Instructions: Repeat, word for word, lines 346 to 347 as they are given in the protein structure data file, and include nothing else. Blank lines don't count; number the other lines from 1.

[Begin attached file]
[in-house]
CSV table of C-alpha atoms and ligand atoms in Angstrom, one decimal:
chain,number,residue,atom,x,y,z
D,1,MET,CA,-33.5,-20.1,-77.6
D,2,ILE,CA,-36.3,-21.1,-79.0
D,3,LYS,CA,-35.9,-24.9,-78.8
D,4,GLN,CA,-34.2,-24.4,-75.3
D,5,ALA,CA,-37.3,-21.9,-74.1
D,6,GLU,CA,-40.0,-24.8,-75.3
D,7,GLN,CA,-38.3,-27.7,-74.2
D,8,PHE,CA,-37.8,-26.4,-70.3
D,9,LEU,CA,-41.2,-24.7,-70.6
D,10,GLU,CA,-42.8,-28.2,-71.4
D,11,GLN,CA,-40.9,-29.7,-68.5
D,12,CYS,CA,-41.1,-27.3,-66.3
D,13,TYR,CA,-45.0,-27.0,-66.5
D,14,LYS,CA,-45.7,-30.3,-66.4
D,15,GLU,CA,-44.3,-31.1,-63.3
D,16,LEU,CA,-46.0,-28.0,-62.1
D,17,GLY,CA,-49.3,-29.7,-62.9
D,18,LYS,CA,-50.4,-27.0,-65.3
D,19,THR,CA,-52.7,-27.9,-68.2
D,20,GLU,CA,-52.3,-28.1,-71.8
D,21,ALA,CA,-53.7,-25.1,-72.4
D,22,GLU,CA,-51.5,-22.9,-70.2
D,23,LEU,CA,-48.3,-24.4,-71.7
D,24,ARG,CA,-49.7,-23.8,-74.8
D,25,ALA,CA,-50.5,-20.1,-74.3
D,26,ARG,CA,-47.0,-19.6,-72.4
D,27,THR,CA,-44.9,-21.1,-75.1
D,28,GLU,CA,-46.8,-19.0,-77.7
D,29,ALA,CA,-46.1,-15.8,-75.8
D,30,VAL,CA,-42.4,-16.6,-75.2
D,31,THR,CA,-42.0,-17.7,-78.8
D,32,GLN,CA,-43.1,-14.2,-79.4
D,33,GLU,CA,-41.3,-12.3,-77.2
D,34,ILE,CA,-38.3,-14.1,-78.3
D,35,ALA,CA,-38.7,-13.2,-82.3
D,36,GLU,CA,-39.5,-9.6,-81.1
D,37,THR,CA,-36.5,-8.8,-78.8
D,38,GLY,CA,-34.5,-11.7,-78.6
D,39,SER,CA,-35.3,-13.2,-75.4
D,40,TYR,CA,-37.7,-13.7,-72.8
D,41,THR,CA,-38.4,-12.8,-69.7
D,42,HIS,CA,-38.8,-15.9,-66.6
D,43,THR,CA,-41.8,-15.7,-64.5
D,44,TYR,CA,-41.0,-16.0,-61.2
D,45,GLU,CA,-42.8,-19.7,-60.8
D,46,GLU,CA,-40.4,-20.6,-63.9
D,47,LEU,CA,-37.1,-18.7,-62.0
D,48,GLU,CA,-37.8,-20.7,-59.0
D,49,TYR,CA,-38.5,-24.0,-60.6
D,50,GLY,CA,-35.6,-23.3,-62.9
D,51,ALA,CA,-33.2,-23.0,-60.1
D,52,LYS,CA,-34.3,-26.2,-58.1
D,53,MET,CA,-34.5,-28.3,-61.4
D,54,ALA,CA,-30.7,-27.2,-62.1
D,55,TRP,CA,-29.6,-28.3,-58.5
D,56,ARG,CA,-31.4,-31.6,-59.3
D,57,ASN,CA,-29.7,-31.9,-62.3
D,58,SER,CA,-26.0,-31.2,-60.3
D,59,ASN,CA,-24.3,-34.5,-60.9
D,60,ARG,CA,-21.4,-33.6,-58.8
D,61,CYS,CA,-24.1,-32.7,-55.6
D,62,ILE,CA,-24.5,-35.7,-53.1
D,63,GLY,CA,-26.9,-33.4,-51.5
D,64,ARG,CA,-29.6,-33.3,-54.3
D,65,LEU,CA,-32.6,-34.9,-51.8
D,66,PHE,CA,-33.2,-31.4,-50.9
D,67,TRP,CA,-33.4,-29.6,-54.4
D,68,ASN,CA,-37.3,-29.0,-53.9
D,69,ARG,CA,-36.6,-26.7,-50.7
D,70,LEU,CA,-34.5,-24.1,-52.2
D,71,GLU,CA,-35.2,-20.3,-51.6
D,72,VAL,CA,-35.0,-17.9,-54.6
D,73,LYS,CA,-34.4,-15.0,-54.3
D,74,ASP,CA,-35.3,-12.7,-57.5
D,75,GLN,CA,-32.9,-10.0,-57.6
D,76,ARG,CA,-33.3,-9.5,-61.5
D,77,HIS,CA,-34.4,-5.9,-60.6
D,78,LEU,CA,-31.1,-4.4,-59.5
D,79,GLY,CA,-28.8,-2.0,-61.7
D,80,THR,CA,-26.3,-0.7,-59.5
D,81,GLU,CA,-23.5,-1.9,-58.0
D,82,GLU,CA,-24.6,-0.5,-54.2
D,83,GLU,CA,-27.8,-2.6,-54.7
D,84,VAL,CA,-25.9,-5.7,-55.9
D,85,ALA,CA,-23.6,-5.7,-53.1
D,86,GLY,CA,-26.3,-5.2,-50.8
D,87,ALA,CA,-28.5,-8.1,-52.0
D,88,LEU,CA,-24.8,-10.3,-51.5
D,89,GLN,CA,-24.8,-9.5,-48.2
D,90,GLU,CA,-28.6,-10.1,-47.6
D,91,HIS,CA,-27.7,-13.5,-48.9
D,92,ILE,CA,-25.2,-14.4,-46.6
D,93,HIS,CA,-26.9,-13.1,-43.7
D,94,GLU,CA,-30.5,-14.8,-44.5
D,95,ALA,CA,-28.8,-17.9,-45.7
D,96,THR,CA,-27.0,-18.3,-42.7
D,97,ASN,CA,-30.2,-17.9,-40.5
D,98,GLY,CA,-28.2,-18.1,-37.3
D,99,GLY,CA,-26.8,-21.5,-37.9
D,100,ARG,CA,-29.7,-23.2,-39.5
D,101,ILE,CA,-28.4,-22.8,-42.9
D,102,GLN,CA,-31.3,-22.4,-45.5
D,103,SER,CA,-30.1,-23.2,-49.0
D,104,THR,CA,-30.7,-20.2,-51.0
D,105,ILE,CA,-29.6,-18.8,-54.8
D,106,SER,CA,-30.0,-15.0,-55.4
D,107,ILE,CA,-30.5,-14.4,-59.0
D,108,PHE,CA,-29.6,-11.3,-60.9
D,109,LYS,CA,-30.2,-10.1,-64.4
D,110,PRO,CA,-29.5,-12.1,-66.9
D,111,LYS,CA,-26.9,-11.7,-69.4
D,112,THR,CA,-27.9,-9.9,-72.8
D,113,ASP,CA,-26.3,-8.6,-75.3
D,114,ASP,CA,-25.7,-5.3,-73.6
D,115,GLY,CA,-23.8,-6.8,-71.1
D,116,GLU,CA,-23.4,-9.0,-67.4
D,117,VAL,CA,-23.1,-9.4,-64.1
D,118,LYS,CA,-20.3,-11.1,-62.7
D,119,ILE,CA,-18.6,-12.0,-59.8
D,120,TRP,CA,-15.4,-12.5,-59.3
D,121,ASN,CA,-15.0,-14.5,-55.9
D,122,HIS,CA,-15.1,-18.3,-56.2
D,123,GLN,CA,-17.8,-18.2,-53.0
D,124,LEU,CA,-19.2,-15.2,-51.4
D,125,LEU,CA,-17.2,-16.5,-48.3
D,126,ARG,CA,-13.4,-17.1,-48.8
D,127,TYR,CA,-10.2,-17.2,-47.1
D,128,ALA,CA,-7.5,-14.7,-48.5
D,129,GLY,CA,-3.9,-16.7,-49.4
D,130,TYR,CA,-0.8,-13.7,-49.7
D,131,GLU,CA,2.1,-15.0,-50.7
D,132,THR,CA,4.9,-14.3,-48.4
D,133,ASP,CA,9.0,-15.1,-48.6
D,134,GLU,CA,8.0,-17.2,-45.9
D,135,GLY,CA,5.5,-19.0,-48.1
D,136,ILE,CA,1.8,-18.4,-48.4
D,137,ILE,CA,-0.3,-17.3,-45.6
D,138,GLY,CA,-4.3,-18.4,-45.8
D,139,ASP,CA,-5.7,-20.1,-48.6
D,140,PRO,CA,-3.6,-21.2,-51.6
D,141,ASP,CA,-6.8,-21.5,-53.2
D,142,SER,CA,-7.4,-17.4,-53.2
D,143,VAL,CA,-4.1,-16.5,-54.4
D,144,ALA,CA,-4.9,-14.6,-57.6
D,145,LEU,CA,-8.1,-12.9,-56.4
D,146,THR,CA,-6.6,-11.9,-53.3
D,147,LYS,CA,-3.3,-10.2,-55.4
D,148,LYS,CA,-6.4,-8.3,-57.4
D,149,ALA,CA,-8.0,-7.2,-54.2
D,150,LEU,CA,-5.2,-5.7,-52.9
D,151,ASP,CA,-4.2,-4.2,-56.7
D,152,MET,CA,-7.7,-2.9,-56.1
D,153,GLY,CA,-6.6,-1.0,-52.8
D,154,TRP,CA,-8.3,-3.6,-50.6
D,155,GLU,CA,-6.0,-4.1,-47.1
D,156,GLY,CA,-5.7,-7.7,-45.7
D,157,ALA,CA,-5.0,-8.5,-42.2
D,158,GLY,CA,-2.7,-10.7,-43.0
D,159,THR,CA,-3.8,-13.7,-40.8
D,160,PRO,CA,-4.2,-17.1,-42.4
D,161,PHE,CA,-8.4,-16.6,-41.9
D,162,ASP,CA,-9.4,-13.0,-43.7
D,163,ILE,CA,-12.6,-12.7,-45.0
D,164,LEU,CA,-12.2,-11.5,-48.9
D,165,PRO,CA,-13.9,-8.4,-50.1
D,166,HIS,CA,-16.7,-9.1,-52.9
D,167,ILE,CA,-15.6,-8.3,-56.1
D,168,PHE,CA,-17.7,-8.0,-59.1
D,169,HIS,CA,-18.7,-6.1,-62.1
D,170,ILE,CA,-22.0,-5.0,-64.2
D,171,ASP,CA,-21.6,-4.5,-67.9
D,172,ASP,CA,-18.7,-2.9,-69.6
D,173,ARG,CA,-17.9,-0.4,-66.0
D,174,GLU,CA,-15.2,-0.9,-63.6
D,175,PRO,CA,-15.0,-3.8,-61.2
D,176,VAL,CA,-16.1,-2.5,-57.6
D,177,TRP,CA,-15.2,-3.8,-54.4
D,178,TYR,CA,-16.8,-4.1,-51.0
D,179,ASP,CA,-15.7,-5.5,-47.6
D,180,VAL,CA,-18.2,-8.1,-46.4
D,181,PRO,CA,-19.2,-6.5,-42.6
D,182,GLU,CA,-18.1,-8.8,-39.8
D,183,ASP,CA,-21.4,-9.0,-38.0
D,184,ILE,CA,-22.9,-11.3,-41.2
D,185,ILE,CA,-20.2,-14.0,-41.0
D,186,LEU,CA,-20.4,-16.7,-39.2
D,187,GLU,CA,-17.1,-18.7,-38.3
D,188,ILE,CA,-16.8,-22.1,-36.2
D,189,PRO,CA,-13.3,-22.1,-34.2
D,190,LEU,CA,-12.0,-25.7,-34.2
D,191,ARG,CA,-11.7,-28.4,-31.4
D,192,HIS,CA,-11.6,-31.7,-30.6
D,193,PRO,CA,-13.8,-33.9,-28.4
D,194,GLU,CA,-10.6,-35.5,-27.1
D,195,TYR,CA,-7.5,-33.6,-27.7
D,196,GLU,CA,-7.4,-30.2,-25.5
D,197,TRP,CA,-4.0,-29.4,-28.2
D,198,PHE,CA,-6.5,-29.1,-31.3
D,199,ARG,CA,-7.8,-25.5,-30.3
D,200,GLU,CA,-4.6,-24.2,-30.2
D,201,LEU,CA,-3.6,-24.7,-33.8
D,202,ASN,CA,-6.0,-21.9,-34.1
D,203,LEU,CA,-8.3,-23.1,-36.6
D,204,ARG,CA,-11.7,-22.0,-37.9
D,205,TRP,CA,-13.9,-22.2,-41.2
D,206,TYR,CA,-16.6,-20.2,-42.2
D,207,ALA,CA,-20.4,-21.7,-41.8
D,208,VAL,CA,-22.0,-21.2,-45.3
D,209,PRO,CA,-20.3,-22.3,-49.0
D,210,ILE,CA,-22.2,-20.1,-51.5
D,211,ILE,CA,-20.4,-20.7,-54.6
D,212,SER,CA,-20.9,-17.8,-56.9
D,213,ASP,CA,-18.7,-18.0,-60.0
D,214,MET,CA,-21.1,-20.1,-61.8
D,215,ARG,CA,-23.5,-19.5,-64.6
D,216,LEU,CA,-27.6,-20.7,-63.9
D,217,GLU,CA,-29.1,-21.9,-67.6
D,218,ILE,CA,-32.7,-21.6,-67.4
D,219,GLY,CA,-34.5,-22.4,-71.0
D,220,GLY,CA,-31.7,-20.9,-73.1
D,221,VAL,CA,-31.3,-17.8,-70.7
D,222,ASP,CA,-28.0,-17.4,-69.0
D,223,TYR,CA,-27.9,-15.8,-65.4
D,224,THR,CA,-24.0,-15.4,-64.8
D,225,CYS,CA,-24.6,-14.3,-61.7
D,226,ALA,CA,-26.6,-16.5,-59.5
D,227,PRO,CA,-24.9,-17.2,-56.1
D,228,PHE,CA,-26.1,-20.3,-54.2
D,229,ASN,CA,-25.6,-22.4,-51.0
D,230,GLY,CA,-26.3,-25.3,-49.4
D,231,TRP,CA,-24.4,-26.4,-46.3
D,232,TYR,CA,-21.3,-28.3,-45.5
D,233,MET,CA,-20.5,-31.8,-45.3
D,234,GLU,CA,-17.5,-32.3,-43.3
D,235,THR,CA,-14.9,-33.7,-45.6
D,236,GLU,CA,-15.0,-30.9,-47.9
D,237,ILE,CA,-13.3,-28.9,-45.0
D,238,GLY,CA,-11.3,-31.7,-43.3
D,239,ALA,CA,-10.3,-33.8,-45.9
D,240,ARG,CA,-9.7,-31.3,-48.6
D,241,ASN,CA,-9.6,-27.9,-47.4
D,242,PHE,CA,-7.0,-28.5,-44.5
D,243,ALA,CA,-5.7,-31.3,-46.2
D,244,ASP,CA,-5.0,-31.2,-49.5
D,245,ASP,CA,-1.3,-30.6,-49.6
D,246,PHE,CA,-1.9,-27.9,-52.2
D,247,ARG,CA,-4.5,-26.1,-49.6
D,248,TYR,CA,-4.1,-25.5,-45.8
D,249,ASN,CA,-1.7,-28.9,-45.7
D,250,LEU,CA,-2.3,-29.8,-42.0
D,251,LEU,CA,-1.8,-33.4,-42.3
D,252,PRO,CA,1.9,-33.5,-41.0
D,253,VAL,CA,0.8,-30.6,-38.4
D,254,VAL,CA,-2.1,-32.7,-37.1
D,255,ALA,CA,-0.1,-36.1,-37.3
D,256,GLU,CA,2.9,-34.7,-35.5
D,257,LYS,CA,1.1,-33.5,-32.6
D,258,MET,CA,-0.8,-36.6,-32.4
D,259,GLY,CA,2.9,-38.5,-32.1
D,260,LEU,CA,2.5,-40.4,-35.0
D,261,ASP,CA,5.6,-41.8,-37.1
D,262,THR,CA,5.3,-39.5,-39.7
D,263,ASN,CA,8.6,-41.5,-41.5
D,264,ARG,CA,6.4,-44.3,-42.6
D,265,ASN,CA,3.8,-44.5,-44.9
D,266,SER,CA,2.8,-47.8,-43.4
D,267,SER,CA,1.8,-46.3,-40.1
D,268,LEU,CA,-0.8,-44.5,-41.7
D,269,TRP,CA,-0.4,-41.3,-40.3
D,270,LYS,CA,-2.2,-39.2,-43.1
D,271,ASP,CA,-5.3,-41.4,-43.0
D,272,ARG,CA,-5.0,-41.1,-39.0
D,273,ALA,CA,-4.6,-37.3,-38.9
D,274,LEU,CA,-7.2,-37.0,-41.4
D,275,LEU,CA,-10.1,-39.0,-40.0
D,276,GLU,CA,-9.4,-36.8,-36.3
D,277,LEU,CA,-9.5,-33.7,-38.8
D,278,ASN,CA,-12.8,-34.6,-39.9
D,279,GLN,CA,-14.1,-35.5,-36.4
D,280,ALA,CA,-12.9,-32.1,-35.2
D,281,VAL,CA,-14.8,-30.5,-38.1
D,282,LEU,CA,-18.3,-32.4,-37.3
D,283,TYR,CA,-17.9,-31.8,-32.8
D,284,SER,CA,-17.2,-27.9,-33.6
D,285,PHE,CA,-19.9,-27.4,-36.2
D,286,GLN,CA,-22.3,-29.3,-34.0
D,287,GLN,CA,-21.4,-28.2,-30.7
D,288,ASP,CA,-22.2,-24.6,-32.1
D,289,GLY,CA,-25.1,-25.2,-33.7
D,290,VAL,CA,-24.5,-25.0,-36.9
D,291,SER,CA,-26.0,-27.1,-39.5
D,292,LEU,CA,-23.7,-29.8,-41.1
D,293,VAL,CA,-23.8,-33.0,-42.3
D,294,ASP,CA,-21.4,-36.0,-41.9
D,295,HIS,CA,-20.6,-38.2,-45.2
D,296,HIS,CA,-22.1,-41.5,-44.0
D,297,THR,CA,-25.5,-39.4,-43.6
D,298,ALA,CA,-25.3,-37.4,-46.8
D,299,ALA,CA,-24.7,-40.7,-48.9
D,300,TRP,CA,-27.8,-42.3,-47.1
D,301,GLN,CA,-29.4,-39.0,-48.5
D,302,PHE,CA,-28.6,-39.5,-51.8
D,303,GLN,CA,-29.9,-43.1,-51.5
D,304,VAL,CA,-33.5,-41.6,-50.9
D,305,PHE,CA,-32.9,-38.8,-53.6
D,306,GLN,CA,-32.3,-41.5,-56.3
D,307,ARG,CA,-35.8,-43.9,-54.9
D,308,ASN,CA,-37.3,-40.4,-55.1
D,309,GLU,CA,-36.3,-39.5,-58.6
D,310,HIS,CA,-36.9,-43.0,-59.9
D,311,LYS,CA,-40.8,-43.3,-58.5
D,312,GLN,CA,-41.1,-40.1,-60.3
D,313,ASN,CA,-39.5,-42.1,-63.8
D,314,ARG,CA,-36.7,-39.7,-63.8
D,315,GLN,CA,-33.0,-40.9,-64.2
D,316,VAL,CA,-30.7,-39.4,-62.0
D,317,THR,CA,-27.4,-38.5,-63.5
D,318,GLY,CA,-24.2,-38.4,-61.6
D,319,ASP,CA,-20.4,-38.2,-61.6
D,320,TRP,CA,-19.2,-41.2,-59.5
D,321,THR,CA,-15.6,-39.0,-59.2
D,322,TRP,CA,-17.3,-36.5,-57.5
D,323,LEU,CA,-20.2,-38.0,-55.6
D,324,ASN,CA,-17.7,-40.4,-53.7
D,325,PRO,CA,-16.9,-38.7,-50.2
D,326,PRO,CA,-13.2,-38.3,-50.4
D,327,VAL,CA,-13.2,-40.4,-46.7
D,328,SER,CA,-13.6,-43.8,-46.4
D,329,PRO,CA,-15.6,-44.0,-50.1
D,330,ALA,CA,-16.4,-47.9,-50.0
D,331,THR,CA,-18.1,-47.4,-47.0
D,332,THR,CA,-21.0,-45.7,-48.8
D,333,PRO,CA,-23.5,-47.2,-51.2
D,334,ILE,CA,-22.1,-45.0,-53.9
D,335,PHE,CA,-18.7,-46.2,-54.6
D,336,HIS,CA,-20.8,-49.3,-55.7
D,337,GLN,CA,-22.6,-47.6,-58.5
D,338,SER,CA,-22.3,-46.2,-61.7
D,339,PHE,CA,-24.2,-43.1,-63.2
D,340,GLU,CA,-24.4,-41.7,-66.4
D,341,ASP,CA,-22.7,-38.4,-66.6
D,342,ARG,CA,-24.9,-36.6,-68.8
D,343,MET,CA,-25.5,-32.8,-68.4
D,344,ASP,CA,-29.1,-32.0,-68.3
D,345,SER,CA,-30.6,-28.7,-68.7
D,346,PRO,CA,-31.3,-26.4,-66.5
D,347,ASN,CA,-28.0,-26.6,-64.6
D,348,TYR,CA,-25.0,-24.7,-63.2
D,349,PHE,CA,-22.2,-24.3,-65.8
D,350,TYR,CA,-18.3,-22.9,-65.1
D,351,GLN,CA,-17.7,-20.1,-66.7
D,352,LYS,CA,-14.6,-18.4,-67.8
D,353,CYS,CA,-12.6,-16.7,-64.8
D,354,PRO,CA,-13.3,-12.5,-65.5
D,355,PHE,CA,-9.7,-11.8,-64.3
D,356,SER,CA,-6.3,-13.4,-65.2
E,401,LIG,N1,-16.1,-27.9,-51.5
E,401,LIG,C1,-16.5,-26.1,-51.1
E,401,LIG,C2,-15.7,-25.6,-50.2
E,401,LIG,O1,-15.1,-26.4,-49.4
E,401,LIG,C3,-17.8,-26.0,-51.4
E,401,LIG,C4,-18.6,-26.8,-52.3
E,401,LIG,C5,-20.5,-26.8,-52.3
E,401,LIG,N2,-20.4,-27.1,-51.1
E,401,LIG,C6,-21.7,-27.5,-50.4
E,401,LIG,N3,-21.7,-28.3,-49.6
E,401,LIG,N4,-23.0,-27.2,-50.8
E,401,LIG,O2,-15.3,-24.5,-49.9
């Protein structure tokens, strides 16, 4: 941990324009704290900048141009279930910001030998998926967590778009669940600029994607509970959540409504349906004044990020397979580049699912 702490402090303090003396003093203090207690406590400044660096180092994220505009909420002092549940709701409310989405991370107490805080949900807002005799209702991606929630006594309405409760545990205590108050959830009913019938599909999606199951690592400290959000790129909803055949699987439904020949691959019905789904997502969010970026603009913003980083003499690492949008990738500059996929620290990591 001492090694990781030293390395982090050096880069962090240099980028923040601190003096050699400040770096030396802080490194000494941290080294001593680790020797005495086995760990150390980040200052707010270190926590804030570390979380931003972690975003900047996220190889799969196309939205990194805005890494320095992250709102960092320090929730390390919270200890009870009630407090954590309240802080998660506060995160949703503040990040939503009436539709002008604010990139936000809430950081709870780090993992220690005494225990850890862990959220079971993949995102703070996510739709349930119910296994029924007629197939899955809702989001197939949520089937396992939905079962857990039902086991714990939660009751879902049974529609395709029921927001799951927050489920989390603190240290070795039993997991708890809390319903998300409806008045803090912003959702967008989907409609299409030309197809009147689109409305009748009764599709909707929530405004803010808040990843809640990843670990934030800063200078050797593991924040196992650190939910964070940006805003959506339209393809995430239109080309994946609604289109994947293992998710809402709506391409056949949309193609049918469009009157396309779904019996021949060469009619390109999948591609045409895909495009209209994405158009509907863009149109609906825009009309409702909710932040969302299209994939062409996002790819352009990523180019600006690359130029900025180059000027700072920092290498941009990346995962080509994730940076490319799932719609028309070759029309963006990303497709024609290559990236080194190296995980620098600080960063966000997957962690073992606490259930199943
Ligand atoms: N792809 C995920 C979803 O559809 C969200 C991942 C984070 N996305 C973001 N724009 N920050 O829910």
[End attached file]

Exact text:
D,343,MET,CA,-25.5,-32.8,-68.4
D,344,ASP,CA,-29.1,-32.0,-68.3